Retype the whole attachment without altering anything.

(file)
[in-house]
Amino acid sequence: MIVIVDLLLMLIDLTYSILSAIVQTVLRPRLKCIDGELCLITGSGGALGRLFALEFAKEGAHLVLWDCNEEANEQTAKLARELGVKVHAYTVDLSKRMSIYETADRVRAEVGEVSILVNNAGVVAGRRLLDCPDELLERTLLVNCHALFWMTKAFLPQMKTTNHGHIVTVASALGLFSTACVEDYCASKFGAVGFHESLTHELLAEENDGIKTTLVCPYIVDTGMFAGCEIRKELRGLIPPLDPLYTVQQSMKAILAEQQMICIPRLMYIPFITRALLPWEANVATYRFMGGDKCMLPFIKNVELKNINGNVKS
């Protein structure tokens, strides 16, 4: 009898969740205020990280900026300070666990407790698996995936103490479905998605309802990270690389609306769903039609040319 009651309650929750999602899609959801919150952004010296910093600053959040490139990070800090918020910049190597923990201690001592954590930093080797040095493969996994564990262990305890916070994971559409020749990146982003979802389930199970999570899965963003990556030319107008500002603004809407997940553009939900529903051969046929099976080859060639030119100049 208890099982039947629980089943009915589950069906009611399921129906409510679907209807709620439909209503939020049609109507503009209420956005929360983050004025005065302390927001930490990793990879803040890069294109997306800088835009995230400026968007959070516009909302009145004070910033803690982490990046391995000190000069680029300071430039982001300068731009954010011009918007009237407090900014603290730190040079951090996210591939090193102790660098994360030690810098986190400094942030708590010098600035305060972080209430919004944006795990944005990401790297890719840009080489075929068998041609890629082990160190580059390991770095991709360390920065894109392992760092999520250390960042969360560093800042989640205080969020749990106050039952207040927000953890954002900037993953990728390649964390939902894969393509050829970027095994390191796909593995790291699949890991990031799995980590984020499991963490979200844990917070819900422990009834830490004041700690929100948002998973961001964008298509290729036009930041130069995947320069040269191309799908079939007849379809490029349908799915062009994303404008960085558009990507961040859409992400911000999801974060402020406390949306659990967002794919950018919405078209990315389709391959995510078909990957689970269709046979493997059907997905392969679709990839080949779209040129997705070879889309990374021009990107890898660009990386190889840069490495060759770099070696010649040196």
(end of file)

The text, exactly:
[in-house]
Amino acid sequence: MIVIVDLLLMLIDLTYSILSAIVQTVLRPRLKCIDGELCLITGSGGALGRLFALEFAKEGAHLVLWDCNEEANEQTAKLARELGVKVHAYTVDLSKRMSIYETADRVRAEVGEVSILVNNAGVVAGRRLLDCPDELLERTLLVNCHALFWMTKAFLPQMKTTNHGHIVTVASALGLFSTACVEDYCASKFGAVGFHESLTHELLAEENDGIKTTLVCPYIVDTGMFAGCEIRKELRGLIPPLDPLYTVQQSMKAILAEQQMICIPRLMYIPFITRALLPWEANVATYRFMGGDKCMLPFIKNVELKNINGNVKS
């Protein structure tokens, strides 16, 4: 009898969740205020990280900026300070666990407790698996995936103490479905998605309802990270690389609306769903039609040319 009651309650929750999602899609959801919150952004010296910093600053959040490139990070800090918020910049190597923990201690001592954590930093080797040095493969996994564990262990305890916070994971559409020749990146982003979802389930199970999570899965963003990556030319107008500002603004809407997940553009939900529903051969046929099976080859060639030119100049 208890099982039947629980089943009915589950069906009611399921129906409510679907209807709620439909209503939020049609109507503009209420956005929360983050004025005065302390927001930490990793990879803040890069294109997306800088835009995230400026968007959070516009909302009145004070910033803690982490990046391995000190000069680029300071430039982001300068731009954010011009918007009237407090900014603290730190040079951090996210591939090193102790660098994360030690810098986190400094942030708590010098600035305060972080209430919004944006795990944005990401790297890719840009080489075929068998041609890629082990160190580059390991770095991709360390920065894109392992760092999520250390960042969360560093800042989640205080969020749990106050039952207040927000953890954002900037993953990728390649964390939902894969393509050829970027095994390191796909593995790291699949890991990031799995980590984020499991963490979200844990917070819900422990009834830490004041700690929100948002998973961001964008298509290729036009930041130069995947320069040269191309799908079939007849379809490029349908799915062009994303404008960085558009990507961040859409992400911000999801974060402020406390949306659990967002794919950018919405078209990315389709391959995510078909990957689970269709046979493997059907997905392969679709990839080949779209040129997705070879889309990374021009990107890898660009990386190889840069490495060759770099070696010649040196």